Restoring Civility to Our Conversations

Sep 29, 2018
Civility is more than just being polite. It is about our ability and willingness to have robust and respectful conversations about community, choices, and civic duty with people who hold different views.

Cassandra Dahnke and Tomas Spath, Founders of the Institute for Civility in Government, define civility as “claiming and caring for one’s identity, needs, and beliefs without degrading someone else’s in the process.” It is more than just being polite. It is about our ability and willingness to have robust and respectful conversations about community, choices, and civic duty with people who hold different views.

There are so many important topics begging for civil conversations. To name a few:

  • Women’s healthcare rights
  • Racial equity and social justice
  • The environment and climate change
  • Immigration
  • Education

Much of our discourse on these topics has become polarized and politically charged. The tone and direction of these interactions is typically destructive—impacting our health and wellbeing as well as our relationships. Such negativity and hostility triggers a physiological stress response. Cortisol and other stress hormones flood our system, repressing our immune system, fueling fear, and restricting access to the creativity and critical thinking so necessary for finding our way forward together. That’s not good for anyone and not helpful for resolving the complex issues we face today.

What if each of us chose to stop engaging in these debates and word matches—whether in our own minds, on the internet, or with another person? What if instead we chose to shift the conversation, inviting civility simply by asking questions that demonstrate care and respect while creating a positive tone and direction for the interaction?

Here are a few suggestions for how you might use questions to shift a conversation. Ask questions to:

  1. Establish genuine connection. Build rapport before sharing your contrary ideas. Adopt a mindset that says: “I want to know who you are, I value you and what’s happening for you, I want to hear what you have to say and why it’s important to you.”For example, someone says something about white privilege that you disagree with. Take a deep breath and ask them questions: “I’d like to hear more about what you think and how you feel. How does this impact you and your life?”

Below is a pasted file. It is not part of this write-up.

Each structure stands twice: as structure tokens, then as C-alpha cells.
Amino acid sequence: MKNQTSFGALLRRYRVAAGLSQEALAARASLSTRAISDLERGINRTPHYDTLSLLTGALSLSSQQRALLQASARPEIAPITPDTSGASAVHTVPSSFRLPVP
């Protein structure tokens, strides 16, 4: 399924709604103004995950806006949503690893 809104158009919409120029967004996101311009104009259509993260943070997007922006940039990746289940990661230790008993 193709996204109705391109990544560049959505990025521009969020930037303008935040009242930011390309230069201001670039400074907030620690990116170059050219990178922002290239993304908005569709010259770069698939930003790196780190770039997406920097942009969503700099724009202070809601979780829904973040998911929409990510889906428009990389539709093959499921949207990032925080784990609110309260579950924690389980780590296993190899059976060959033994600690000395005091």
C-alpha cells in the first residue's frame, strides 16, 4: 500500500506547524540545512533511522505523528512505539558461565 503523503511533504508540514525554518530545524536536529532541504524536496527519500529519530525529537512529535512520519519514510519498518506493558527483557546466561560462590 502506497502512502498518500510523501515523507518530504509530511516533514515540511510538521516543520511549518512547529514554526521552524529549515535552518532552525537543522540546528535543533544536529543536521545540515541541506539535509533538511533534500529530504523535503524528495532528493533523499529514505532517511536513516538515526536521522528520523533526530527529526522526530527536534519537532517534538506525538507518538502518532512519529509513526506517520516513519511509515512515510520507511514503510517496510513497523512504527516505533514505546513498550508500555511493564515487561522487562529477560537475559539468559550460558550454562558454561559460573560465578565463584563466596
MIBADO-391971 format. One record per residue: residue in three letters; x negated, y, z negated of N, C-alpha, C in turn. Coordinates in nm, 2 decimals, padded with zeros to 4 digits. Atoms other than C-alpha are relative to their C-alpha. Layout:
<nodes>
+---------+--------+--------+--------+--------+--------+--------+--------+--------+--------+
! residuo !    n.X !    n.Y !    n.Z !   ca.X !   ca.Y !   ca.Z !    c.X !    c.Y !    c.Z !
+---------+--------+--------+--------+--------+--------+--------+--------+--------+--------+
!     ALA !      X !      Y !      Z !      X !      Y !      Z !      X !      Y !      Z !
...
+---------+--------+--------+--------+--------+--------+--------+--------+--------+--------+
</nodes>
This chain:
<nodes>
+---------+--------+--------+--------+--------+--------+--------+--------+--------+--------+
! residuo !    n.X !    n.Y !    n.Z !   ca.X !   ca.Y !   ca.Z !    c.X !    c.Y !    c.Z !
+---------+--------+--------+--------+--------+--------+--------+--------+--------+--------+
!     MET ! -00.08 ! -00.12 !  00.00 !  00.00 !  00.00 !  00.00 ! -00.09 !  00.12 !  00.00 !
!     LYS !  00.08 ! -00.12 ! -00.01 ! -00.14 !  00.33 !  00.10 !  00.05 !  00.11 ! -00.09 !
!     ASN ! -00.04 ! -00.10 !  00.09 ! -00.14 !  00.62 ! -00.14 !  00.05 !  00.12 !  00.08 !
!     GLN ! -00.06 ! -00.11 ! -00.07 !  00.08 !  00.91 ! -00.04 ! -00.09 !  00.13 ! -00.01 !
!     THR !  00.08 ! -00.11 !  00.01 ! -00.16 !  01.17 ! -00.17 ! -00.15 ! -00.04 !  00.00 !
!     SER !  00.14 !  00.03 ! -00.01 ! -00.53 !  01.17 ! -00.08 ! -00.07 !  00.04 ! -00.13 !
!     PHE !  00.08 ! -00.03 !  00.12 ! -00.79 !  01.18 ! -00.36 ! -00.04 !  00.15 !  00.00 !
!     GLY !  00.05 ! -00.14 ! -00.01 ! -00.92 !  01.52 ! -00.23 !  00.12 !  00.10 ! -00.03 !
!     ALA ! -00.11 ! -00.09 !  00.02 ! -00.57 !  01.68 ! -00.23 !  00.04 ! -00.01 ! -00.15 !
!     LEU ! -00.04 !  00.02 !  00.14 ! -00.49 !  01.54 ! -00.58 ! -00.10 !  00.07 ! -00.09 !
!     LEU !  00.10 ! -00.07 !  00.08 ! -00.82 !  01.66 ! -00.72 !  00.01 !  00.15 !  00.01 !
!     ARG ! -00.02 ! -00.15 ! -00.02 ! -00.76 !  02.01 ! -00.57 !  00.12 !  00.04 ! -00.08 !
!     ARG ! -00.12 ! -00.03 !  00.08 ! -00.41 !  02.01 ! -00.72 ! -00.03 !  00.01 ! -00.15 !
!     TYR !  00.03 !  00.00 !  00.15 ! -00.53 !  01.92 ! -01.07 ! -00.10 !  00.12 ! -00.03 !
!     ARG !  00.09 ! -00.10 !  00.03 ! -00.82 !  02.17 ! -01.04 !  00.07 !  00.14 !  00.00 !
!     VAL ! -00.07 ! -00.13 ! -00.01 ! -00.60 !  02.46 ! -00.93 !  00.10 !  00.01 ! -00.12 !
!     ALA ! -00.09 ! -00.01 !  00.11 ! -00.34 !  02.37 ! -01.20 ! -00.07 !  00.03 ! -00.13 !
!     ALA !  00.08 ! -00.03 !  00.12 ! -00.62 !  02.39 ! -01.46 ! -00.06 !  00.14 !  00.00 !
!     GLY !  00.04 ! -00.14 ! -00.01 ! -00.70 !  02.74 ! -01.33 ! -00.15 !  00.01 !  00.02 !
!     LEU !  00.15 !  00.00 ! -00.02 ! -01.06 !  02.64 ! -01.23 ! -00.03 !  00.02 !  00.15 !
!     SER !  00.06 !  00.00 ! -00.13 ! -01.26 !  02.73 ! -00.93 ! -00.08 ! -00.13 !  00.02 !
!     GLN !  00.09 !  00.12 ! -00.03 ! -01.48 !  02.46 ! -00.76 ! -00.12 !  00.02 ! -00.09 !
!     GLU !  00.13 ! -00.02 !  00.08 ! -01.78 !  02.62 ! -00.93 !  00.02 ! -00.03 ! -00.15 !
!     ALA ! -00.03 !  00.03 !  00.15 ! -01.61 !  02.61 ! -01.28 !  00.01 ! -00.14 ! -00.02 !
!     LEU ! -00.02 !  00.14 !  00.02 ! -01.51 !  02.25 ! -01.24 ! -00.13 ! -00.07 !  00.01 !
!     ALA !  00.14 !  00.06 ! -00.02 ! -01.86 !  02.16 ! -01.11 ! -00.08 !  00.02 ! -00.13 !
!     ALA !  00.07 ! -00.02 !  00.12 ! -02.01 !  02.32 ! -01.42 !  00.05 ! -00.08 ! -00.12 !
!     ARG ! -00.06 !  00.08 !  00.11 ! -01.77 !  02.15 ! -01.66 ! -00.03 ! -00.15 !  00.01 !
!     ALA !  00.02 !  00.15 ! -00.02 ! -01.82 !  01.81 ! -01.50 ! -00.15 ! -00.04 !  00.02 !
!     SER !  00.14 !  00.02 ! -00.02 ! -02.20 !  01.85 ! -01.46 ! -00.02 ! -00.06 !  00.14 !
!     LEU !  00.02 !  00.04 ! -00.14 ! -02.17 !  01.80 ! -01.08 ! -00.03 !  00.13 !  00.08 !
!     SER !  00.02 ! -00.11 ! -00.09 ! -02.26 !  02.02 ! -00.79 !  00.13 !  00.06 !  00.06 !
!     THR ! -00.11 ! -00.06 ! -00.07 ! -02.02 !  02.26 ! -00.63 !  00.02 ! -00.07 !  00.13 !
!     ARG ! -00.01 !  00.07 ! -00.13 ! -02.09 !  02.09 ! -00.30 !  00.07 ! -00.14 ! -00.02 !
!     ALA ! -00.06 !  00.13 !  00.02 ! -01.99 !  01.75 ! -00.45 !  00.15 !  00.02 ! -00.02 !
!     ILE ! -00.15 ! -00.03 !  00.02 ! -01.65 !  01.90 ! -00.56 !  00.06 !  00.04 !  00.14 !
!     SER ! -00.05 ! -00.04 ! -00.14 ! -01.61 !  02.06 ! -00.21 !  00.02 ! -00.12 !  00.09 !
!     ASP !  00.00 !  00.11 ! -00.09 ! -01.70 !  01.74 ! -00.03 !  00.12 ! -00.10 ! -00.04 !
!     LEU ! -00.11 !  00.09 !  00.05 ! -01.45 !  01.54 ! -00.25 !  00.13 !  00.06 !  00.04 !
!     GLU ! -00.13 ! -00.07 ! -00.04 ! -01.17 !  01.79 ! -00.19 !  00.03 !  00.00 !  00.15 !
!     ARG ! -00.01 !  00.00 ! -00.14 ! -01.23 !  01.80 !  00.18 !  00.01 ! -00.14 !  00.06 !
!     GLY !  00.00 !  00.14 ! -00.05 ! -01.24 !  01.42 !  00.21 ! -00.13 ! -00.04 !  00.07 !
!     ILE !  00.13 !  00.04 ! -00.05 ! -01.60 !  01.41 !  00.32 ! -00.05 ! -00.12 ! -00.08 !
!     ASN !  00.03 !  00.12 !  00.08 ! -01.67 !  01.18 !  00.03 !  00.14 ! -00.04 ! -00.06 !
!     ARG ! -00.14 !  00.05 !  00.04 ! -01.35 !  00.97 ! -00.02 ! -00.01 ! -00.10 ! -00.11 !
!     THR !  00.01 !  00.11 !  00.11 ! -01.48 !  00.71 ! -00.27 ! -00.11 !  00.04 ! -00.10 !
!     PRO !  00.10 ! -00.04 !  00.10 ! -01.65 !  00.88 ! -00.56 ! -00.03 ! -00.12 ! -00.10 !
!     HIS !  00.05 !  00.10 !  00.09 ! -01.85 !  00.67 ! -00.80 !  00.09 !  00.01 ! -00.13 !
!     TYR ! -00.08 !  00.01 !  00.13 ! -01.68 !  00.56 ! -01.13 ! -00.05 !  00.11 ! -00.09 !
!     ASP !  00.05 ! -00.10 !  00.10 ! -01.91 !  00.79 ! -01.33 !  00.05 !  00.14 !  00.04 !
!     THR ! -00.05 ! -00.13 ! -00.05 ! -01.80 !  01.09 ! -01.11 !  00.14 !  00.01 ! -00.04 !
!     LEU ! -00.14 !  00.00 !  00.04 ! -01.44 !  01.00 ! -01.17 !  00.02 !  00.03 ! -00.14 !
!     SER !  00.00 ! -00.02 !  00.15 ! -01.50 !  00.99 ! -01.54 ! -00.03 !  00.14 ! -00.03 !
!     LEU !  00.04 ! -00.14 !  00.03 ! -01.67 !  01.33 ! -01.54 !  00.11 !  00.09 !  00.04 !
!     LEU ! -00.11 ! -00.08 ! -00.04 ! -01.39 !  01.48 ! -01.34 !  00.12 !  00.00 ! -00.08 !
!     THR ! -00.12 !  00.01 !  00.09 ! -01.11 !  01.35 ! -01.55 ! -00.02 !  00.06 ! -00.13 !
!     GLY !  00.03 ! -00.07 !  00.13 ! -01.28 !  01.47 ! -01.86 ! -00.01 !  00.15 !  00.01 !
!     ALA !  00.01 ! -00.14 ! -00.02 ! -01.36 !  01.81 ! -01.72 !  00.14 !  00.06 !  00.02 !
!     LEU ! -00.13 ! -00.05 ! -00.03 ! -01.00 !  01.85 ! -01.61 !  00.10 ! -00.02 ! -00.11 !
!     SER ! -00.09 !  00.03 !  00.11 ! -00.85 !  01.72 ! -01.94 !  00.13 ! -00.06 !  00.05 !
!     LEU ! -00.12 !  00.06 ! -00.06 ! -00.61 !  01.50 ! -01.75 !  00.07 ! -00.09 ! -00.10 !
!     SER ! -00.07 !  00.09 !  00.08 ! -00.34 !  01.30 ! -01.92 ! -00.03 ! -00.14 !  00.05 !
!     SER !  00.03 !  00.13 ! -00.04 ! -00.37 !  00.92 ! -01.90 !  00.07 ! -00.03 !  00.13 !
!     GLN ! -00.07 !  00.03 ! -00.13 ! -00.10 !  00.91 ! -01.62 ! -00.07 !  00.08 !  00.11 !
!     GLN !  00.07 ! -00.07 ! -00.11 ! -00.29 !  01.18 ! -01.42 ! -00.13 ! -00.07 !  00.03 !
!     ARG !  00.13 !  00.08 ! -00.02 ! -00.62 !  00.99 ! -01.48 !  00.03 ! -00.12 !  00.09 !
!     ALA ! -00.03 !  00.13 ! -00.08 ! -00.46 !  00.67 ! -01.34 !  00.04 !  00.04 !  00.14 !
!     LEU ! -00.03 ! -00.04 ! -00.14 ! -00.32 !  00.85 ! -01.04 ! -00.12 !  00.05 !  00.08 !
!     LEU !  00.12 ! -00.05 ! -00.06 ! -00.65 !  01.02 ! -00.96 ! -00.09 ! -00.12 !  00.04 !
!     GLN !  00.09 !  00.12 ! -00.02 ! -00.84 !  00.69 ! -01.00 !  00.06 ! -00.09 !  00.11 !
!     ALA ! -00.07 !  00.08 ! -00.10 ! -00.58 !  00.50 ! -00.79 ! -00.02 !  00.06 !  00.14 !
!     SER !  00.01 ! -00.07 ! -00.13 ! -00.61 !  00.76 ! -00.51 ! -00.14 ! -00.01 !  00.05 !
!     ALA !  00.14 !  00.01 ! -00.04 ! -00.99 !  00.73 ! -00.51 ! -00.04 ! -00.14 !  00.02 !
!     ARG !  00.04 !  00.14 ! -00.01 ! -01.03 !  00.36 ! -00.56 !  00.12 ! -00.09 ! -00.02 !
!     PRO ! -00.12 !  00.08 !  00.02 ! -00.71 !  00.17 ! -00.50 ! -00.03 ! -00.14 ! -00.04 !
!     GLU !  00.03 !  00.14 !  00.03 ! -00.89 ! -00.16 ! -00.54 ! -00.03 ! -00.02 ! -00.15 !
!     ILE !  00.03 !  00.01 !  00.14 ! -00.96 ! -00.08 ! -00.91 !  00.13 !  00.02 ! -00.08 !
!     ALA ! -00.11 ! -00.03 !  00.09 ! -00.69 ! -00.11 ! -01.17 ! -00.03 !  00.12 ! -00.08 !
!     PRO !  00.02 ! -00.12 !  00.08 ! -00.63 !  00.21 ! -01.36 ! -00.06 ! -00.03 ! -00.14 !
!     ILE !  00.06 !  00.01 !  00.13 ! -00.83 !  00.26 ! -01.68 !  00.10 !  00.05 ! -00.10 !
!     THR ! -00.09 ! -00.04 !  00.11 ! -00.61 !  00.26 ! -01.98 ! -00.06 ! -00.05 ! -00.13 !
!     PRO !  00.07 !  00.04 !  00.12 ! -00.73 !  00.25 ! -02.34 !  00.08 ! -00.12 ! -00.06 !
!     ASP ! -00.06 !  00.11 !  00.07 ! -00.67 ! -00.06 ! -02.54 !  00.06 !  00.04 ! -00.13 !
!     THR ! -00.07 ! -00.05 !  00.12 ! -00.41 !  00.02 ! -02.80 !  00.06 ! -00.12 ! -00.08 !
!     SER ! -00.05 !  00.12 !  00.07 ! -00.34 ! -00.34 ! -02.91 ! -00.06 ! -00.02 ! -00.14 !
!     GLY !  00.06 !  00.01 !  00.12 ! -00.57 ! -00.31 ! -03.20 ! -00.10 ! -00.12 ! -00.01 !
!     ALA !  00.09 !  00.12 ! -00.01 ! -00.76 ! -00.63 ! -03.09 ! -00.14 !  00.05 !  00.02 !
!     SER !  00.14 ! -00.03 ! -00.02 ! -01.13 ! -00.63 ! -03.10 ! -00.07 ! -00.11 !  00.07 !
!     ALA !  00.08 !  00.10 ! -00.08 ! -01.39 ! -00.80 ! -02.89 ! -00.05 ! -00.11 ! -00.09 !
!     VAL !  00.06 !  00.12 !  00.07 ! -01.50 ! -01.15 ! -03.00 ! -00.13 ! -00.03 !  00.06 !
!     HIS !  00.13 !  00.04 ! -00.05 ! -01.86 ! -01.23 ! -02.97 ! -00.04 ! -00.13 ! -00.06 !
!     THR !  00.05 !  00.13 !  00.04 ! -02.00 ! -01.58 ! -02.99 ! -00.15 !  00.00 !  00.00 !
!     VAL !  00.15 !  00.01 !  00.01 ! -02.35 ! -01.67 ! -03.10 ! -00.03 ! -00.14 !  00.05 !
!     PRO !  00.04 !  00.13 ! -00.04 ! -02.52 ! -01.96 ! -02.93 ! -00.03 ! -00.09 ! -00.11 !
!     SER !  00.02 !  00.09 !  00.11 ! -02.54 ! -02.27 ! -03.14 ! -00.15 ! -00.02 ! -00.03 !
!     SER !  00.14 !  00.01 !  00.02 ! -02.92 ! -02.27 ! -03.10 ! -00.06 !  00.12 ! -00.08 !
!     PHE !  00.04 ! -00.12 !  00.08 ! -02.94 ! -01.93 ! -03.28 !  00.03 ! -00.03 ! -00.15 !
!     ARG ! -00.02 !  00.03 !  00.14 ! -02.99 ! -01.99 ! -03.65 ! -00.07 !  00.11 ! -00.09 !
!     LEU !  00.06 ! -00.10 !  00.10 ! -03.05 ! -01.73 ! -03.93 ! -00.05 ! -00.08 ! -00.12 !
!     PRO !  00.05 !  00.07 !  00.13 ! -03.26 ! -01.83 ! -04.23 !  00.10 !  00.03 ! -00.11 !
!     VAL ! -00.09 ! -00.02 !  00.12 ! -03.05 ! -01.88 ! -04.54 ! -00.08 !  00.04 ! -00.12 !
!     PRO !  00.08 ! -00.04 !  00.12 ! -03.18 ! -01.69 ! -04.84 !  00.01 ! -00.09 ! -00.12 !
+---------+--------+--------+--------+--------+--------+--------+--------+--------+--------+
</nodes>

2. Create shared understanding. Invite a conversation that helps you and the other person understand one another, without getting into solutions. Adopt a mindset that says: ”I want to understand where you are coming from and why you believe as you do. I want you to understand where I’m coming from and to see if we can find some common ground.” For example, someone makes a comment about immigration with which you disagree. Take a deep breath and ask them questions:“Why do you believe that?” “How did you come to that conclusion?” “What has been your experience; how is this impacting you?” Once they feel fully heard, ask them if they will listen to understand your thoughts and feelings. You will be surprised at how often people open up when they feel heard.
  3. Discover strengths and best practices. Before moving to solutions, it is often
    helpful to first discover strengths in the current situation and what is working in other places. This step usually comes once you’ve established rapport and understand one another. The conversation is a little more open because of that. For example, you’ve been talking about healthcare with someone who holds different opinions about it. You might ask: ”What’s contributing to your health and wellbeing? Tell me about a time when the healthcare system worked well for you.” “Are you aware of any unique solutions that our community or another one offers?”
  4. Clarify shared outcomes. Again, this comes after rapport and shared understanding. Questions here invite a conversation that moves away from how you disagree and towards what you both would like to see happen. You might ask: ”What outcome are you hoping for and what are the benefits of that outcome that you think are important?” “What future vision might allow both of us to feel good about it?” “What is most important for you in order to move forward?”
  5. Identify possibilities. Finally, you can invite a conversation that inspires possibilities. If this follows a shared vision, you’re now in a conversation working towards the same outcome or some shared aspects of the future: ”What might be possible here? What opportunities might we create or what pathways could we design to achieve our shared outcome?” “How might we move towards what we agree on?”

If we all decided to foster civility, we just might start catalyzing relationships across divides, shared understanding, common ground, and possibilities for a future that could work for everyone. At the very least, we might restore a sense of unity and care for one another, even when we agree to disagree. And that would have a positive impact for each of us.

This article first appeared in the September 2018 issue of WNC Woman.


You can learn more about the three practices in this article in a new book by Jackie Stavros and Cheri Torres, Conversations Worth Having: Using Appreciative Inquiry to Fuel Productive and Meaningful Engagement. The work is grounded in Appreciative Inquiry, one of the most effective and widely used approaches for fostering positive change.


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